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 “No one should go blind or lose limbs because they cannot afford medication,” U.S. Rep. Shontel Brown, D-OH, says
In recognition of National Diabetes Month, members of the Congressional Black Caucus (CBC) are collaborating to mitigate the disproportionate impact diabetes has on the Black community.
The U.S. Department of Health and Human Services Office of Minority Health found that Black Americans are 60% more likely than white Americans to contract diabetes and are twice as likely than white Americans to die from the disease.
U.S. Rep. Shontel Brown, D-OH, told theGrio, that “structural racism” is the reason why Black Americans suffer from diabetes more than any other race.
“Redlining [and] access to health care … are things historically that had a disparate impact on people in the Black community,” she said.
“Systemic and institutional racism and accessibility to affordable health care increases the risk and odds of us suffering from this disease,” she added.
This week, Brown held a press conference at the U.S. Capitol with several CBC members, including Reps. James Clyburn, D-SC., Robin Kelly, D-IL. and fellow Ohio Democrat Joyce Beatty, to discuss why diabetes is so prevalent in the Black community and to share what House Democrats are doing to combat it. 
Kelly told reporters on Monday that “Black Americans face significant obstacles to treating and preventing diabetes.”
However, she believes diabetes can be avoided by “increasing access to healthy food, reducing food insecurity and expanding opportunities for nutrition therapy and counseling.”
Brown told reporters, Diabetes is preventable and manageable in some situations.” 
“We need to immediately help those who have not become diabetic, never become diabetic and those who are diabetic [get] access to medication so they can manage their diabetes,” she added.
Kelly told theGrio that many Black Americans are unaware of preventative measures they can take to avoid receiving a diabetes diagnosis.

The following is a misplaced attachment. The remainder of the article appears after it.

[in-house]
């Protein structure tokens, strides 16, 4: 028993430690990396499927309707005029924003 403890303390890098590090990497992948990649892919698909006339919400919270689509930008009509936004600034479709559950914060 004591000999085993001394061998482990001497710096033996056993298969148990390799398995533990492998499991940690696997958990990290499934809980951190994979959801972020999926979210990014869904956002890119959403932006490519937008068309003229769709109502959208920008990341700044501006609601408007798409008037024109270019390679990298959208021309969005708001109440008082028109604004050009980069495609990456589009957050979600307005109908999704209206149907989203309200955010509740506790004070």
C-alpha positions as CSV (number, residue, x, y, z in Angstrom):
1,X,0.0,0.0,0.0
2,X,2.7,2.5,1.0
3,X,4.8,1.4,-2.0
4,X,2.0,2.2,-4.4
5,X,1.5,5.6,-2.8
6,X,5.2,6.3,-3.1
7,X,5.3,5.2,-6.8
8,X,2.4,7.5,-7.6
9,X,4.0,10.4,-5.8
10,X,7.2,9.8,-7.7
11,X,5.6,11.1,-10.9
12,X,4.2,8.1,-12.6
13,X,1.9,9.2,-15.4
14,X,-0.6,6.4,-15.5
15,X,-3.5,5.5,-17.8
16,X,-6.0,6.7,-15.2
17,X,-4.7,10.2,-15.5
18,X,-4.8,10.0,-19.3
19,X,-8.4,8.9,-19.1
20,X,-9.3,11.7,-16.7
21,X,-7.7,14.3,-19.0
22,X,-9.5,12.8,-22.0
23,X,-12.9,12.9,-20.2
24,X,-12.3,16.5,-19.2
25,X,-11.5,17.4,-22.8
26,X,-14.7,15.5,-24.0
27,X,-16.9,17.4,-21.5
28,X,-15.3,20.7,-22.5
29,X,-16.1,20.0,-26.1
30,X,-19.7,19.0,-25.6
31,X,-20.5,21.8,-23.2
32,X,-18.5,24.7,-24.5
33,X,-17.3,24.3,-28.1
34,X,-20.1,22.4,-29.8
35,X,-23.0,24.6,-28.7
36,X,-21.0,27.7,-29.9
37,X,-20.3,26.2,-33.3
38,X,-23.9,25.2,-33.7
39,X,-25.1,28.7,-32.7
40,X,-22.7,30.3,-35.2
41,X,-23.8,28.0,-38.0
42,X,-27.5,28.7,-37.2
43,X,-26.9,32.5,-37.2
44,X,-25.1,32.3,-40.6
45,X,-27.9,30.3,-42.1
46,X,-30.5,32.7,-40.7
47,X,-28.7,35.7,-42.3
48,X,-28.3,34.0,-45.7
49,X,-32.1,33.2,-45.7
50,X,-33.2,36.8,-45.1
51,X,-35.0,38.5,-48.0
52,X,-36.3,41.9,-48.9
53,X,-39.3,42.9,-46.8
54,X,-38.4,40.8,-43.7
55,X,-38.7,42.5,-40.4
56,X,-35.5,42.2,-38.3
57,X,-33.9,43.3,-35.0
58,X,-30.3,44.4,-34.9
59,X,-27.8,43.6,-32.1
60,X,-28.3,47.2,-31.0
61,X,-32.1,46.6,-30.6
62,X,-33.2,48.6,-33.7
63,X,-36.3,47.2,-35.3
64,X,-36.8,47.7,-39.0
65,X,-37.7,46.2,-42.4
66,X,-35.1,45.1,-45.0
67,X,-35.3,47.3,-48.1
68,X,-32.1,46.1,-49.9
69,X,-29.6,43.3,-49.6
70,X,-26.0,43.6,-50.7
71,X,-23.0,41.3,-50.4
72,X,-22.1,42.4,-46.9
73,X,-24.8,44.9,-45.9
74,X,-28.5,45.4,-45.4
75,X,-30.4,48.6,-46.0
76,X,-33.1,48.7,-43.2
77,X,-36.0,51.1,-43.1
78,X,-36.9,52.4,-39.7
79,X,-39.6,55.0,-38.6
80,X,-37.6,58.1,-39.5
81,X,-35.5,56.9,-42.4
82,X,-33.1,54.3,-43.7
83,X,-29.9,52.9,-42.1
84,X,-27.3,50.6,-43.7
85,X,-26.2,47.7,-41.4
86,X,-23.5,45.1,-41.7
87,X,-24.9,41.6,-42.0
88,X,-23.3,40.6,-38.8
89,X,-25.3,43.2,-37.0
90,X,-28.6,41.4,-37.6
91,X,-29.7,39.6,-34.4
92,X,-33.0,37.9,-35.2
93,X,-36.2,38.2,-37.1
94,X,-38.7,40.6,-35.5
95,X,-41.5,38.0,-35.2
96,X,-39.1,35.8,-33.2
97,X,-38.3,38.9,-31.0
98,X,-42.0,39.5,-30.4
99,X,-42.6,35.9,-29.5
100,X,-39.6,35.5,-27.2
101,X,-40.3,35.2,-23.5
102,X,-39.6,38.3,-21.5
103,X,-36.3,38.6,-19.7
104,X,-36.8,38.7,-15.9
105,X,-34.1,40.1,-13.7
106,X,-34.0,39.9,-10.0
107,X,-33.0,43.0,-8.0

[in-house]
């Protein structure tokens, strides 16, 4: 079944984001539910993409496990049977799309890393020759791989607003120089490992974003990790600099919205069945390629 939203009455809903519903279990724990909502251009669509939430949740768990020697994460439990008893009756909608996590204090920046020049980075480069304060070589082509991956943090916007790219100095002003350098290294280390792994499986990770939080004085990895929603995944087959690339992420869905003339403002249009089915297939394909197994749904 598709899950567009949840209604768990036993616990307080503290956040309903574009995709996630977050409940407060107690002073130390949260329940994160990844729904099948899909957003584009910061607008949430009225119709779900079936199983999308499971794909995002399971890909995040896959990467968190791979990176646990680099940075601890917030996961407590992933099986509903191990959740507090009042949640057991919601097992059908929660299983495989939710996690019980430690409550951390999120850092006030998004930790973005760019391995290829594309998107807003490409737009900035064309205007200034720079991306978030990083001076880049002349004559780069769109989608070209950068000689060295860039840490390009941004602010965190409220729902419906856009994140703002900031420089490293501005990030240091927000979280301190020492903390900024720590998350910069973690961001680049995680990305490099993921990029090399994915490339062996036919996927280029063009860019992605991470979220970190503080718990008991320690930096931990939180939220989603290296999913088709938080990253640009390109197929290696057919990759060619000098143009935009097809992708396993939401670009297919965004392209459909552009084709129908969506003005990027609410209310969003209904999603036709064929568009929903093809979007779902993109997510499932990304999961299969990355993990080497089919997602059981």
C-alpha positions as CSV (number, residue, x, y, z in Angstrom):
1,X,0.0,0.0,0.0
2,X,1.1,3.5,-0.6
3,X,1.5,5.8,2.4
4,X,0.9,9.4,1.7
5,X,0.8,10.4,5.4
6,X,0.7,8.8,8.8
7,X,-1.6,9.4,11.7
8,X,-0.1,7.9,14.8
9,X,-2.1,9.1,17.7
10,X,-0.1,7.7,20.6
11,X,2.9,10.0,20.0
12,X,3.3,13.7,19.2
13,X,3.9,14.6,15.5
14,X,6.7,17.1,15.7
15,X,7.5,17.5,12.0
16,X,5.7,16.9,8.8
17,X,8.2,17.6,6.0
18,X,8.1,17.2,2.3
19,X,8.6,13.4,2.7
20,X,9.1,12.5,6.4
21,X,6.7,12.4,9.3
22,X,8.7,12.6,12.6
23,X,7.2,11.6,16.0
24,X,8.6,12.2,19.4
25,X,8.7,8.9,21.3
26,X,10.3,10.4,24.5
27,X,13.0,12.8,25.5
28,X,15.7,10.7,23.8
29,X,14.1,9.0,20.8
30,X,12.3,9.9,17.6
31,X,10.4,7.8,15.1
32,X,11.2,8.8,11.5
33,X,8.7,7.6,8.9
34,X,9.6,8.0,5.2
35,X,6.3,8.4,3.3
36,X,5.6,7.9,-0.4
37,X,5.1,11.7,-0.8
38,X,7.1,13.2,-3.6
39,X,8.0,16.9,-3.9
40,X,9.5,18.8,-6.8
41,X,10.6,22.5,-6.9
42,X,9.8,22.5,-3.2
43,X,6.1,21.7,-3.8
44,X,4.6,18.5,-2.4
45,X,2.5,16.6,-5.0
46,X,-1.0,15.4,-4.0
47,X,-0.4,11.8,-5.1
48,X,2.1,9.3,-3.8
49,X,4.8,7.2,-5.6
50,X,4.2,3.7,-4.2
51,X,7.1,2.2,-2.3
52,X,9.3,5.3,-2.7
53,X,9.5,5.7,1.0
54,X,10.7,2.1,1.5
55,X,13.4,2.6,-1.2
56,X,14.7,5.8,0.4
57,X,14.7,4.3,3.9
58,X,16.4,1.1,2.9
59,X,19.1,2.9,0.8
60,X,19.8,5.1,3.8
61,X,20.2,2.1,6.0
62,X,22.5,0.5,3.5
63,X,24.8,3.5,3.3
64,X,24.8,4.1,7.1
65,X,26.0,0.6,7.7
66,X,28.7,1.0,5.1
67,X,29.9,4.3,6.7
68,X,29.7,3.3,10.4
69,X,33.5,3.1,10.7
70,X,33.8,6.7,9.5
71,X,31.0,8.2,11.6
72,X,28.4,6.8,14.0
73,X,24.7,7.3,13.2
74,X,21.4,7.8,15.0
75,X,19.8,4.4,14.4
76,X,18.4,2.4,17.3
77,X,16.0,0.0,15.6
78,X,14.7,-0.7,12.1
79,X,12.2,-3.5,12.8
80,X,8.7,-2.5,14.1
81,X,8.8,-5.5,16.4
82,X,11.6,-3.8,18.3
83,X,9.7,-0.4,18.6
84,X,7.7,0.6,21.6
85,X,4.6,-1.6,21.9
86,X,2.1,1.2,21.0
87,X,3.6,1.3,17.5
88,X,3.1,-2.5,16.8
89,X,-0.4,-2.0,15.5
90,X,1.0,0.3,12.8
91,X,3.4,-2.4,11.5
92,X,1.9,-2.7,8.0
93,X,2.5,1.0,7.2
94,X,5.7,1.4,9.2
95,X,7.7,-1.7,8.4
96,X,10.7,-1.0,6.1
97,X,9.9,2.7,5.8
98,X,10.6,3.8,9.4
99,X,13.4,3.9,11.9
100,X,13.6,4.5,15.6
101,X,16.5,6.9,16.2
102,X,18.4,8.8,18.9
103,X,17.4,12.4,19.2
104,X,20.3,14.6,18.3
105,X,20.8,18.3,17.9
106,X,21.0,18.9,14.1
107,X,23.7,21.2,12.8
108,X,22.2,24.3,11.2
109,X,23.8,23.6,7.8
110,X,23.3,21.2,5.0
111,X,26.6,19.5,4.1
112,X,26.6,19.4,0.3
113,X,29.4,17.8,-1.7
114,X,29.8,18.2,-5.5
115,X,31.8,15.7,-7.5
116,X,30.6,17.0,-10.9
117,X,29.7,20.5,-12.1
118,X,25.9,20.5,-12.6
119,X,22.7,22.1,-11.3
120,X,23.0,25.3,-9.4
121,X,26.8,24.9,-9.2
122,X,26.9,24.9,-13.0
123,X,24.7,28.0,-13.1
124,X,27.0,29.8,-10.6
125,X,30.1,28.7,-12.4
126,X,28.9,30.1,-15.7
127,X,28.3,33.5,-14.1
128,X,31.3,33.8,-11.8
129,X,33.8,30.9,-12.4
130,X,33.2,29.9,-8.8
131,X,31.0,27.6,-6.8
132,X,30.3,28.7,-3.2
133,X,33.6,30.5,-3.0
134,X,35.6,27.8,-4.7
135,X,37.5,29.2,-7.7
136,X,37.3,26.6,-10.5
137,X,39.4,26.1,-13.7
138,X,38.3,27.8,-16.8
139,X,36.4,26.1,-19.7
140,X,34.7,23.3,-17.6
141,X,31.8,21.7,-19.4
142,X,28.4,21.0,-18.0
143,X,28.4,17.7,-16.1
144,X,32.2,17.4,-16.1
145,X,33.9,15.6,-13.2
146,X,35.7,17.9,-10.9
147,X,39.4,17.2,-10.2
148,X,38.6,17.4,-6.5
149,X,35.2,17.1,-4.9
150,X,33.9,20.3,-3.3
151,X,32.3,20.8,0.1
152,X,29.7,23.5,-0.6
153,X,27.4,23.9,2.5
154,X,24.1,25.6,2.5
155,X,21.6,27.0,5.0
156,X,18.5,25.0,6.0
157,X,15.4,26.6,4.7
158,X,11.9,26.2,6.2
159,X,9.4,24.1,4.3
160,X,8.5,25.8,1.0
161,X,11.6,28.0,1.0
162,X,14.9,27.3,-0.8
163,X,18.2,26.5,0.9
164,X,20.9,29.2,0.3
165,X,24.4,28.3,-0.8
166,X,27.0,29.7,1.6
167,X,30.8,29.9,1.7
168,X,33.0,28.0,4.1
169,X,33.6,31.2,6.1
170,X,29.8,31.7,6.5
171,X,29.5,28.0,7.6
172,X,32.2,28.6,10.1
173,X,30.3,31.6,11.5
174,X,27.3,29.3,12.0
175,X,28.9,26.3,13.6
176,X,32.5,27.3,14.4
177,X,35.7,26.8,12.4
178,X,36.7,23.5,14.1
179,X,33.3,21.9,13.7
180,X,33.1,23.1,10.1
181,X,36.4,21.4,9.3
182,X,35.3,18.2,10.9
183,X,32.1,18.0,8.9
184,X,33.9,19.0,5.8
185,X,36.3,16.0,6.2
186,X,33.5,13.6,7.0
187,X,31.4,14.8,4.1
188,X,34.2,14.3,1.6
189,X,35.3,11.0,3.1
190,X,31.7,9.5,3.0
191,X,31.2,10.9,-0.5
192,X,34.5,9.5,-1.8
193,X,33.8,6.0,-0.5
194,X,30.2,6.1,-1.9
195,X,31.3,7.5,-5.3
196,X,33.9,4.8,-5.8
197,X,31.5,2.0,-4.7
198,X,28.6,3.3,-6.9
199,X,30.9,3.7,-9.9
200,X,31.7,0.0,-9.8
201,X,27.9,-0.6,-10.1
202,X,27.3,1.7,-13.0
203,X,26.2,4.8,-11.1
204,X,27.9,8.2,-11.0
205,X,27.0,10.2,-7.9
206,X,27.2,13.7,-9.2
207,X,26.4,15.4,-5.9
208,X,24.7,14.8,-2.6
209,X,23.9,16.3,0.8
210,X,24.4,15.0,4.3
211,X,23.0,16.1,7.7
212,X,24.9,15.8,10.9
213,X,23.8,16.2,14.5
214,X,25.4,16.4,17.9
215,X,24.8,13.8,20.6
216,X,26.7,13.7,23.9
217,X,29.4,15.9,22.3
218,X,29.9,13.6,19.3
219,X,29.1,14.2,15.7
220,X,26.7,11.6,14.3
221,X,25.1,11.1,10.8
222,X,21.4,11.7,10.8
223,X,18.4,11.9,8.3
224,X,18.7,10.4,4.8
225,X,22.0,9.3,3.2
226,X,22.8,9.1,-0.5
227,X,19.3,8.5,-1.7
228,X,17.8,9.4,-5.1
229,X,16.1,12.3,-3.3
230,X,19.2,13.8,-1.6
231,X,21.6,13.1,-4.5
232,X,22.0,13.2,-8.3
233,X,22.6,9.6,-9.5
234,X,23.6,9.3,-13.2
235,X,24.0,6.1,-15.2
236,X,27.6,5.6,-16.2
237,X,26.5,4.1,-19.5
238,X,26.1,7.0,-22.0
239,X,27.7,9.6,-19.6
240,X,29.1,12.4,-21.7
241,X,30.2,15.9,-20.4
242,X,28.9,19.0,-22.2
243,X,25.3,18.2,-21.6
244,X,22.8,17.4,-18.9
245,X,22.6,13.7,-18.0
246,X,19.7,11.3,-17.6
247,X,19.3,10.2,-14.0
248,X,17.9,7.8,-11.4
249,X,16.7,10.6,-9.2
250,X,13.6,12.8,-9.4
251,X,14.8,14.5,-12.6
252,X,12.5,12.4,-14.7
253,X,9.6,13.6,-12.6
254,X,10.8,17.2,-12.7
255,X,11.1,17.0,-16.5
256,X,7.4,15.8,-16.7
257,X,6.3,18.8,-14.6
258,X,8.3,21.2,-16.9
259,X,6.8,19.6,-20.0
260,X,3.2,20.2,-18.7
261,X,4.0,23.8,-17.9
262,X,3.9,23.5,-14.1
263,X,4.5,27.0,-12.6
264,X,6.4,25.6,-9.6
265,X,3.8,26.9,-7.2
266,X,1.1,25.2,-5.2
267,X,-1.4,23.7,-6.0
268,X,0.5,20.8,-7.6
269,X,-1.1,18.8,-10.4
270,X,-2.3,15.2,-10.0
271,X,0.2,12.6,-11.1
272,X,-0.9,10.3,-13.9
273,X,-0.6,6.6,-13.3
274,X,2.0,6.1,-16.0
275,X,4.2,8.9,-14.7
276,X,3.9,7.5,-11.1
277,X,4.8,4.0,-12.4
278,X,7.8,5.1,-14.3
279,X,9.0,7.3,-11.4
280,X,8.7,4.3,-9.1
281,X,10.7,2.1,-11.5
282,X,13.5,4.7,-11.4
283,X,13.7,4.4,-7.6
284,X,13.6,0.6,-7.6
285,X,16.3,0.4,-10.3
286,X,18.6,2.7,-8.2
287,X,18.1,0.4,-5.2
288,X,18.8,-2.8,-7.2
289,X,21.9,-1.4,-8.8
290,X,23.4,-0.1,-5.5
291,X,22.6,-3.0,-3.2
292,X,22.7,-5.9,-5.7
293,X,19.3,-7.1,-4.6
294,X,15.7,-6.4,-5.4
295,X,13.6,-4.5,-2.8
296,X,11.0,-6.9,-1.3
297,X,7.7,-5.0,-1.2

“I think we have a responsibility to get the word out,” she said.
“We have to share it with trusted messengers because people don’t always look at us like that,” she added. “But we must find other people in the community that will help [our constituents] navigate their healthcare.”
During the press conference, several CBC members emphasized that sometimes it can be costly for Black Americans living with diabetes to receive consistent and proper treatment. 
Brown told reporters, “No one should die because we have to ration their insulin.”
“No one should go blind or lose limbs because they cannot afford medication,” she said. “Your life should not be put on hold because we have diabetes.”
The Ohio lawmaker told theGrio that House Democrats are working on legislation that will reduce the cost of insulin and other medications.
“We are tackling not only insulin prices, but negotiating the price of 10 more medications to help reduce the cost of prescription drugs … by the year 2025” she said.
Sykes told theGrio she hopes that House Republicans will partner with Democrats to pass bipartisan legislation that will reduce the financial burden Black Americans face when combatting diseases like diabetes.
“I hope my colleagues on the other side of the aisle will look to put people over politics and decide what is best not only for their constituents but the constituents in the entire country and work alongside with Democrats,” she said.
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